No definite plans for nuclear power plant
There are no definite plans in place to build a nuclear power plant and no site has been identified for the management of the waste that would originate from such a plant, says Lydia Amutenya, spokesperson of the Ministry of Mines and Energy.
“No study has been undertaken that should lead to a definite decision of building a nuclear power plant and the management of its waste. The media seem to be ahead of the process and we caution that they provide the correct information to the public,” she told the Economist.
The Ministry of Mines and Energy held a series of workshops on a Nuclear Fuel Policy in December, which Amutenya says were supportive of Namibia’s plans to develop such a policy.
She says the participants encouraged the ministry to develop the policy in line with international laws and in consultation with the International Atomic Energy Agency (IAEA) to develop the necessary “critical mass to drive the process in future.”
The delegates further discussed issues such as the need for a policy on nuclear fuel to clearly outline the beneficiation and possible incentives of a nuclear power plant, the need for sustainable development as well as the establishment of a regulatory body. The intent of uranium exploration and mining in Namibia was also reviewed.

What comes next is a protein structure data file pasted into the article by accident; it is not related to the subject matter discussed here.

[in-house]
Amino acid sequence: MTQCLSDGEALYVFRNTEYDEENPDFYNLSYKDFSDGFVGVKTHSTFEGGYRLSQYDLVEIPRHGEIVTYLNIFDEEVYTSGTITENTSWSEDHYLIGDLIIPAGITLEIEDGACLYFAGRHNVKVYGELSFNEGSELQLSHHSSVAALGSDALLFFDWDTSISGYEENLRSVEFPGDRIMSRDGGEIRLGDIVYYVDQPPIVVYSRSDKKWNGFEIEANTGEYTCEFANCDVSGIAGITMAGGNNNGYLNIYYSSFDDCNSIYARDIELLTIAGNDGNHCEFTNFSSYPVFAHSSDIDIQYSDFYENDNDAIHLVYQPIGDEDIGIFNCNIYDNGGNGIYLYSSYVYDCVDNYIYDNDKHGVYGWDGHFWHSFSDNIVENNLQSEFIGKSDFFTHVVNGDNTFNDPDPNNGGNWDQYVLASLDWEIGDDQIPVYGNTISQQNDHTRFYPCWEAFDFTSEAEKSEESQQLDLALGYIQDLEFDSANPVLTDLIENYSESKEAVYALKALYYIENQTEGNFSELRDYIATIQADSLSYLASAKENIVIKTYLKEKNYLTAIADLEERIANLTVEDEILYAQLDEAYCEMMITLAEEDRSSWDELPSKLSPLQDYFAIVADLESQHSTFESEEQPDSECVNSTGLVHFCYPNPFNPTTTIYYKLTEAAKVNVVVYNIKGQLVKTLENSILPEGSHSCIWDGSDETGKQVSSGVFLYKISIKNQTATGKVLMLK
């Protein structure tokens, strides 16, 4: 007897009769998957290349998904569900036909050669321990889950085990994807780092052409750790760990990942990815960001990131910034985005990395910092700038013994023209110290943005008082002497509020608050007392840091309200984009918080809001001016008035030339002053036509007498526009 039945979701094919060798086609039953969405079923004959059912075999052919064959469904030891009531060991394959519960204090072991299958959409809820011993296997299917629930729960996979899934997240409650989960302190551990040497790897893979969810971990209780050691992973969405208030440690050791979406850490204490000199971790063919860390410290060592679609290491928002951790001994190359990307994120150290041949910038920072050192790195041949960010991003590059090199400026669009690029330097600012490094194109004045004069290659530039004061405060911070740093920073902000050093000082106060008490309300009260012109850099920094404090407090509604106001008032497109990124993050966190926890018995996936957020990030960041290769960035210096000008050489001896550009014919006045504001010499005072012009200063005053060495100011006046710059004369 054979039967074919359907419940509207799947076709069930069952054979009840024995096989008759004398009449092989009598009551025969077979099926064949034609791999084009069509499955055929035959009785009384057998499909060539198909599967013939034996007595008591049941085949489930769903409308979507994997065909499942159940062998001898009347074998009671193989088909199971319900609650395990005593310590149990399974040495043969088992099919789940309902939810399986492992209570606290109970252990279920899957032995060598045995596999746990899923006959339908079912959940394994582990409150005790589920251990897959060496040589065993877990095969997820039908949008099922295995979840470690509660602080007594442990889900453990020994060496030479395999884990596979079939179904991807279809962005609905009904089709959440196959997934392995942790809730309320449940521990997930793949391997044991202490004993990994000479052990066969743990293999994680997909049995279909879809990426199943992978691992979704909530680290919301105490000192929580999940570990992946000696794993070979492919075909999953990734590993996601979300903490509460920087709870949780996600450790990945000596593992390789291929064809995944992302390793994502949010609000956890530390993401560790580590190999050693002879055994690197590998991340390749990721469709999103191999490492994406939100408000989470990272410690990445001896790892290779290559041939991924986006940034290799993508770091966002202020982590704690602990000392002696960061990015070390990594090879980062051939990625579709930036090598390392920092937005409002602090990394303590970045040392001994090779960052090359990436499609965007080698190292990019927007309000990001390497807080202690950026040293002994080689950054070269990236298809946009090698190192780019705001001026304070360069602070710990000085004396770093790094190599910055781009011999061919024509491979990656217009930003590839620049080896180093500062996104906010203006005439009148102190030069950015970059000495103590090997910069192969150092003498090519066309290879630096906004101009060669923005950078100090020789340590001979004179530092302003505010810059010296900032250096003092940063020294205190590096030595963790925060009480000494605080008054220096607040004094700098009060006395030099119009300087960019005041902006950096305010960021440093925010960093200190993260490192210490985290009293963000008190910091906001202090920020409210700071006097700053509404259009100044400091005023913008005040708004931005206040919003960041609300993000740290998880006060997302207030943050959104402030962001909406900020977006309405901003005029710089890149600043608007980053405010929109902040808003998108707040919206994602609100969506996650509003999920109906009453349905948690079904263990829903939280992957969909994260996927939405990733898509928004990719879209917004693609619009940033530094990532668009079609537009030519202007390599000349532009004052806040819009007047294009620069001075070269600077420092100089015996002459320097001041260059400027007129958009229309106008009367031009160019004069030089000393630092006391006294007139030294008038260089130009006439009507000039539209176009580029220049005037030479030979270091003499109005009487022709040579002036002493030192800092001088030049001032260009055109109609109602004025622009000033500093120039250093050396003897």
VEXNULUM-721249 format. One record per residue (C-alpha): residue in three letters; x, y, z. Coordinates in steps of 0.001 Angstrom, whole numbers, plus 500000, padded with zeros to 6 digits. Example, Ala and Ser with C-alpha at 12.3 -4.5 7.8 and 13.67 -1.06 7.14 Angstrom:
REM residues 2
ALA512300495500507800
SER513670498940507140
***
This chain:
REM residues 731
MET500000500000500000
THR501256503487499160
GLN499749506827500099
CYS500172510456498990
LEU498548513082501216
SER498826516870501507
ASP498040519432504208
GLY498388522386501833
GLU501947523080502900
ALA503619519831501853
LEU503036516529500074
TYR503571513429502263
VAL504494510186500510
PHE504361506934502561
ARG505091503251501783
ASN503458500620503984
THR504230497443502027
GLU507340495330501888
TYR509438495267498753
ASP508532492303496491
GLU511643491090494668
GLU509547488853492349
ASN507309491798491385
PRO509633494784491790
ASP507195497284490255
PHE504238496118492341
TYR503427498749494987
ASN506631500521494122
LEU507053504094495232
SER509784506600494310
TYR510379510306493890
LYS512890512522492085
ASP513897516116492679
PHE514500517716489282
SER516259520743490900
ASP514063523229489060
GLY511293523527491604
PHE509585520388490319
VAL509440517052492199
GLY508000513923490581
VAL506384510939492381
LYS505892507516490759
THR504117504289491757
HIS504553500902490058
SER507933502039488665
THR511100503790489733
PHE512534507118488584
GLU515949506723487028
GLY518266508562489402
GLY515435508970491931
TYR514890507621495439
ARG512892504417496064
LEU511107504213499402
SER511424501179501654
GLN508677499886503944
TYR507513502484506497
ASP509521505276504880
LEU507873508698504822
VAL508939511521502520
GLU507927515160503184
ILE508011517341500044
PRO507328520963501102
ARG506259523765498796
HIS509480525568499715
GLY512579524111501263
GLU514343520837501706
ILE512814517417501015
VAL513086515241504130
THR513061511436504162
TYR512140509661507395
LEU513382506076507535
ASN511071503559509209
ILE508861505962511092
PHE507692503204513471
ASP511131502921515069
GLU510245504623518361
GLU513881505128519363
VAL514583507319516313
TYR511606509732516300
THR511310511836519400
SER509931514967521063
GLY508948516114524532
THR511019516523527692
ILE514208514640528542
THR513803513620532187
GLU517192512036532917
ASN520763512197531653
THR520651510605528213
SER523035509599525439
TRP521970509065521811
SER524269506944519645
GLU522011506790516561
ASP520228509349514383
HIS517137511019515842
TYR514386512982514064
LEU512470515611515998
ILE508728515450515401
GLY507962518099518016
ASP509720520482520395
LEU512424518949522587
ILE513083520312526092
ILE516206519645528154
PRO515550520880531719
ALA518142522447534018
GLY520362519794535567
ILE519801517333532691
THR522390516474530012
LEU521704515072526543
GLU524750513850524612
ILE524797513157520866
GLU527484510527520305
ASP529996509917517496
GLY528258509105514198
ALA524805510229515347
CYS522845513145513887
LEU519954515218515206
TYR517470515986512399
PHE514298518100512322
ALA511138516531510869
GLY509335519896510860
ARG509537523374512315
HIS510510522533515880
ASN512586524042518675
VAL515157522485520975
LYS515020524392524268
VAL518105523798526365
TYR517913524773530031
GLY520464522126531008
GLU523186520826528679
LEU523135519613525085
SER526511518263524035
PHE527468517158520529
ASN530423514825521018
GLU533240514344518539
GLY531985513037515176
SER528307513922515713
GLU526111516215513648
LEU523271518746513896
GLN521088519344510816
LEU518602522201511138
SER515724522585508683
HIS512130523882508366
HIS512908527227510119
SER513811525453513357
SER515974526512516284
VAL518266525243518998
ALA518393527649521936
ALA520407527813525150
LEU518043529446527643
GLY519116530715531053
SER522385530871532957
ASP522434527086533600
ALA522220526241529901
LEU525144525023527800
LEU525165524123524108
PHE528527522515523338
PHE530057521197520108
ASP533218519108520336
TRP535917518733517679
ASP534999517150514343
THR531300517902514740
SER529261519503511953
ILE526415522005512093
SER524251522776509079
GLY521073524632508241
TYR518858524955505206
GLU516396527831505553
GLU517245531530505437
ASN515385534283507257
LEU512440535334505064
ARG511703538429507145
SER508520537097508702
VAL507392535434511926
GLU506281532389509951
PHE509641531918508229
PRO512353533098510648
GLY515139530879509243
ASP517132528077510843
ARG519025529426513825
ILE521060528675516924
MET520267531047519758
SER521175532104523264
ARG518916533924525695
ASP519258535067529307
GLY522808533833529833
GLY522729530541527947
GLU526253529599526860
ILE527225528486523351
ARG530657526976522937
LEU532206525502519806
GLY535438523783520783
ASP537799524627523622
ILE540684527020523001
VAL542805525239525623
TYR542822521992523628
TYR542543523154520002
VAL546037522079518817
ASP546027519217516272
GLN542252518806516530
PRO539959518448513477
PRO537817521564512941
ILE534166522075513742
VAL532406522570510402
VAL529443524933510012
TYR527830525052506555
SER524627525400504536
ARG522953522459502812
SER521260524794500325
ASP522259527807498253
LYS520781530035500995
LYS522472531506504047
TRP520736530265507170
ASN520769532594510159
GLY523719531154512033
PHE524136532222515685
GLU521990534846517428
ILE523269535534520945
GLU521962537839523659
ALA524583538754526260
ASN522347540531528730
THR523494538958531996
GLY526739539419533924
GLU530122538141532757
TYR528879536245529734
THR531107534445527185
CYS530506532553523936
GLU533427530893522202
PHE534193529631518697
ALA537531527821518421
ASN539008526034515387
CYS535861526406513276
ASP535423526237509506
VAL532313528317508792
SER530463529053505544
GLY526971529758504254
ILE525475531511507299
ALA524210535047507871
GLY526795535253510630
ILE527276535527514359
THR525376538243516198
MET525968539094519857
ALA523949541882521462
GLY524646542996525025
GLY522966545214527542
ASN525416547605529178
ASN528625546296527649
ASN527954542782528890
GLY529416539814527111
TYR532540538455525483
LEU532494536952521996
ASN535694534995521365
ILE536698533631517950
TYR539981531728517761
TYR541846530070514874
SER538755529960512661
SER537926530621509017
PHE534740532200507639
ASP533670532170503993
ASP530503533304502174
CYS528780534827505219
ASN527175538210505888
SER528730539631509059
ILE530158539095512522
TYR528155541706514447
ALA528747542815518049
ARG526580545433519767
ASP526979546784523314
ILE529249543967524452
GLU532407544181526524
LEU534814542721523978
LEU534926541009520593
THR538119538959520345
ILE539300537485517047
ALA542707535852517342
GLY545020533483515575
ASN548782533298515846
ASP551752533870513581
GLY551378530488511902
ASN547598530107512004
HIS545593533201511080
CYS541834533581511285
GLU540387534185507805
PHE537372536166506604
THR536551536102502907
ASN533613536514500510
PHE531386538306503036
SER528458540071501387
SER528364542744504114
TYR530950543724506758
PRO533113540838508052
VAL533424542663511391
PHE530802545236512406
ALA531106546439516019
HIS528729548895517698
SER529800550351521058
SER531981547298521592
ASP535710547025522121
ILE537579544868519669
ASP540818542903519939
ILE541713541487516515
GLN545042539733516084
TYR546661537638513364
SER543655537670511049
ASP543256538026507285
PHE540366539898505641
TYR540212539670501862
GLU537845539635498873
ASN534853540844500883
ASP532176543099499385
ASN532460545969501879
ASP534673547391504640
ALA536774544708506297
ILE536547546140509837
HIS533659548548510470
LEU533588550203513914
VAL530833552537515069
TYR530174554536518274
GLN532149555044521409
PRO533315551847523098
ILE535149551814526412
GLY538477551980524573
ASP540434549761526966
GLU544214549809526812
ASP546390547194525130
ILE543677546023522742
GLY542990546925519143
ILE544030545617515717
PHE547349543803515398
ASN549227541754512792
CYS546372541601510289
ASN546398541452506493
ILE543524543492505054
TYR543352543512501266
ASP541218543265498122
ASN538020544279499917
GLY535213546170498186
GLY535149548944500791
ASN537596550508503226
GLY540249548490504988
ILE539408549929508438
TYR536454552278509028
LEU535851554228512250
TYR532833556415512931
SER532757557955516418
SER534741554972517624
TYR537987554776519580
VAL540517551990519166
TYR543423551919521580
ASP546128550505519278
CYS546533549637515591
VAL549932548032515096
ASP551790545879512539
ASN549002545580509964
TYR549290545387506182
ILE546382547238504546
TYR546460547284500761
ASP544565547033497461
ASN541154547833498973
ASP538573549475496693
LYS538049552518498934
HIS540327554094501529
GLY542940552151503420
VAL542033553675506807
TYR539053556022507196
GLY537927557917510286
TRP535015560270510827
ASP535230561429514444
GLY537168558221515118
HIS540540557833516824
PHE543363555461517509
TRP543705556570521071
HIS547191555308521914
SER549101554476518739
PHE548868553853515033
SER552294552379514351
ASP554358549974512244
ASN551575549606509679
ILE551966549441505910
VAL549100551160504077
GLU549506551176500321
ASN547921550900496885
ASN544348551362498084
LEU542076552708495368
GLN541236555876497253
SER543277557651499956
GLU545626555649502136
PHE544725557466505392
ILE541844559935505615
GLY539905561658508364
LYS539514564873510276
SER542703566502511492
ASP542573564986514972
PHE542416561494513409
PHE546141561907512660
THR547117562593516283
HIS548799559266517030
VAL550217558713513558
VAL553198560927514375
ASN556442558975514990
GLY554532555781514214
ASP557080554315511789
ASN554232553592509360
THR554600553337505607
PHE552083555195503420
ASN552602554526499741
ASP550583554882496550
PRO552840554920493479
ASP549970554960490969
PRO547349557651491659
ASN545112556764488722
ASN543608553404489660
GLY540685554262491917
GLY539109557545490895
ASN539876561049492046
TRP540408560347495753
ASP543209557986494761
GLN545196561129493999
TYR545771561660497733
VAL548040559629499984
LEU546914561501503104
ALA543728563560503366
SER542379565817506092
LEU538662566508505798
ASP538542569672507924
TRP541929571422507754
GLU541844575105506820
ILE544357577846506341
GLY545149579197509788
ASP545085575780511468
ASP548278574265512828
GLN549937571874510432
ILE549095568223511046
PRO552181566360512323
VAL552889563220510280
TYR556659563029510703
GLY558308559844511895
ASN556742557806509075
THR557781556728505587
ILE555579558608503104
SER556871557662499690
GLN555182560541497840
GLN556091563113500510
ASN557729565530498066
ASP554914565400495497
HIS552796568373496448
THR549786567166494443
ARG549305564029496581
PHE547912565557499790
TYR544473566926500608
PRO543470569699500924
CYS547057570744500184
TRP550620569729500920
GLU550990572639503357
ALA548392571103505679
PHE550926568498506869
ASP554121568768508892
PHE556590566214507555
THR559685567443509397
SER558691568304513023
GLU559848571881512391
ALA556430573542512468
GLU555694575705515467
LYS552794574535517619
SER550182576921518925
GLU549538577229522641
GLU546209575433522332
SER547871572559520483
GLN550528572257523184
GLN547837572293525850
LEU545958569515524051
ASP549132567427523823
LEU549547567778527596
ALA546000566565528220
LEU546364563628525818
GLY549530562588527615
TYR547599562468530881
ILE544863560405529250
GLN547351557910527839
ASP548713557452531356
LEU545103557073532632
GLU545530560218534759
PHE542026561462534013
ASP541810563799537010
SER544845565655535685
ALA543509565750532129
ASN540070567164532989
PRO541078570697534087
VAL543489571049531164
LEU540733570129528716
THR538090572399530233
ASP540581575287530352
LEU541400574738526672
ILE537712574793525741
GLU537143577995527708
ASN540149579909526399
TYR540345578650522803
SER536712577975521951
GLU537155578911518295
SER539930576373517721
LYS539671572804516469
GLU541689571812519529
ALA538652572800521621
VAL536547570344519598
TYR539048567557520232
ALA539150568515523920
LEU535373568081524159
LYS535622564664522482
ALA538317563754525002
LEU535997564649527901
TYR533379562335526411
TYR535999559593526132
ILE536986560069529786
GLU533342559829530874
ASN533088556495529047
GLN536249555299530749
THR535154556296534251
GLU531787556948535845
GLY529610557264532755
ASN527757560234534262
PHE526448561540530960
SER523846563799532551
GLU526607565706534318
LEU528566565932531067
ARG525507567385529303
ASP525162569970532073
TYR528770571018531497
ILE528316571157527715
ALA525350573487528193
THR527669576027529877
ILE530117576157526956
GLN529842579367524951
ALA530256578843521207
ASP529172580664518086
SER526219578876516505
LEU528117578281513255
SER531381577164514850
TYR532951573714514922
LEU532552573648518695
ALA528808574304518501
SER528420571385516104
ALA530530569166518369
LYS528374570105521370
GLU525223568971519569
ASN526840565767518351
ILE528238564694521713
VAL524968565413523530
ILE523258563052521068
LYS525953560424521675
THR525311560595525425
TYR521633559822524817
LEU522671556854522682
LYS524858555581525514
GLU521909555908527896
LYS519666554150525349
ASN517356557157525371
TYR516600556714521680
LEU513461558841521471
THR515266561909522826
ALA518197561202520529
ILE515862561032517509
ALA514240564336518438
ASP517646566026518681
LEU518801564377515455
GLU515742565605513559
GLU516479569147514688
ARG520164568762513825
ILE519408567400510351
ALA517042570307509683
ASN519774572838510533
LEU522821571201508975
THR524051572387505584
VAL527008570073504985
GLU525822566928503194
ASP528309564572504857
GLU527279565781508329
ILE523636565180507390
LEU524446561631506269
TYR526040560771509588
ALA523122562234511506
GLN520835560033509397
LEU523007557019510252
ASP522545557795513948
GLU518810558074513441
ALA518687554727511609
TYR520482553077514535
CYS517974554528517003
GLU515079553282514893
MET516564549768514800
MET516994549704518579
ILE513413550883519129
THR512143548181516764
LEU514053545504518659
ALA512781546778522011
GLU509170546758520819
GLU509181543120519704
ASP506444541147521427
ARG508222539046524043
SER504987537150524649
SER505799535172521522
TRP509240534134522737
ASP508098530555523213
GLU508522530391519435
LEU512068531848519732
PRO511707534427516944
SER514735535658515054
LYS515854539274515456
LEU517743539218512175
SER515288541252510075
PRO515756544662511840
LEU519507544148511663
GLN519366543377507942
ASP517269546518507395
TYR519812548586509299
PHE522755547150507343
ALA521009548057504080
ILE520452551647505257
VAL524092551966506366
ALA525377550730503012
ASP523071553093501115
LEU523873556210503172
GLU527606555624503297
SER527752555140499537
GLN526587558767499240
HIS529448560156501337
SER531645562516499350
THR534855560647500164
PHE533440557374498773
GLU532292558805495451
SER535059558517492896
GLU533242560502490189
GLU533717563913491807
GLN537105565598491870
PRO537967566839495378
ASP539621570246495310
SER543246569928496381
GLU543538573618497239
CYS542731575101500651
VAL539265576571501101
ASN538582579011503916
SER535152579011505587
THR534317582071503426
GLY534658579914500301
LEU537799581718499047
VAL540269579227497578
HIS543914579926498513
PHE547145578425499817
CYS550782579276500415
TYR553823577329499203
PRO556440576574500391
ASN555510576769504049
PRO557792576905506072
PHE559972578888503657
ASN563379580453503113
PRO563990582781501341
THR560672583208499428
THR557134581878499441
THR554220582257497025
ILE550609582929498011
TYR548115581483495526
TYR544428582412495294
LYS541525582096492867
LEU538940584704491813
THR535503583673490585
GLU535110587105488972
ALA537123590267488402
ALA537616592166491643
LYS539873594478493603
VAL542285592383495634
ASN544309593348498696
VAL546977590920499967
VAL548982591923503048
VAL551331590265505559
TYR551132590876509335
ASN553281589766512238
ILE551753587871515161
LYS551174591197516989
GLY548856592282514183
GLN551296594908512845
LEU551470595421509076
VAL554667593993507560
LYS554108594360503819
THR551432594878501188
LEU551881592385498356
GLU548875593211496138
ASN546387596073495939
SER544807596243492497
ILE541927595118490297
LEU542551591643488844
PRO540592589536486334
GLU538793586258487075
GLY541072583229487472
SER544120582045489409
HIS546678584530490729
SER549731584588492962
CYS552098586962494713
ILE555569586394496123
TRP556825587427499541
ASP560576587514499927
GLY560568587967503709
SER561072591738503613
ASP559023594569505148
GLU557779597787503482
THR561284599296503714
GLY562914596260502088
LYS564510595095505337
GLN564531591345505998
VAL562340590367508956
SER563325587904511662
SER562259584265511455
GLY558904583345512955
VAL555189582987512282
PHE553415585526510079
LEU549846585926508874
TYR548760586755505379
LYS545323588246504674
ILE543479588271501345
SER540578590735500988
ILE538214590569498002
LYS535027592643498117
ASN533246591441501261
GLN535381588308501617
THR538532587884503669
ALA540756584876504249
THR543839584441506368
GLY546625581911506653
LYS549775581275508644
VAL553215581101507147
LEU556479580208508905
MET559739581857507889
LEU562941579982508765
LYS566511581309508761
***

The country can benefit greatly from a nuclear power plant as it would ensure energy security, nuclear technology and skills competency, industrial development as well as increased revenue generation through value addition and job creation.
However, environmentalists are opposed to such a development stating that it would have detrimental effects on the environment.
Bertchen Kohrs, chairperson of Earthlife Namibia, says government should rather invest in renewable energy.
“We believe that there is a lack of political will to use these resources. It is always said: too expensive. True, the construction of solar and wind power plants are still quite expensive, however, the fuel is for free whereas uranium and coal is a very expensive, damaging and finite resource. Namibia could be a leading country on the African continent by producing renewable energy instead of opting for a nuclear and a coal-fired plant,” said Kohrs recently.
Cabinet made a decision in 2003 to investigate the option of nuclear energy in Namibia. Since then, the Ministry of Health and Social Services, Office of the Attorney-General, Finnish Geological Survey and Radiation and Nuclear Safety Authority (STUK) and the Ministry of Mines and Energy drafted the Nuclear Fuel Cycle Policy. The Ministry of Mines and Energy stated previously that it would like to generate electricity from the nuclear reactor by 2018.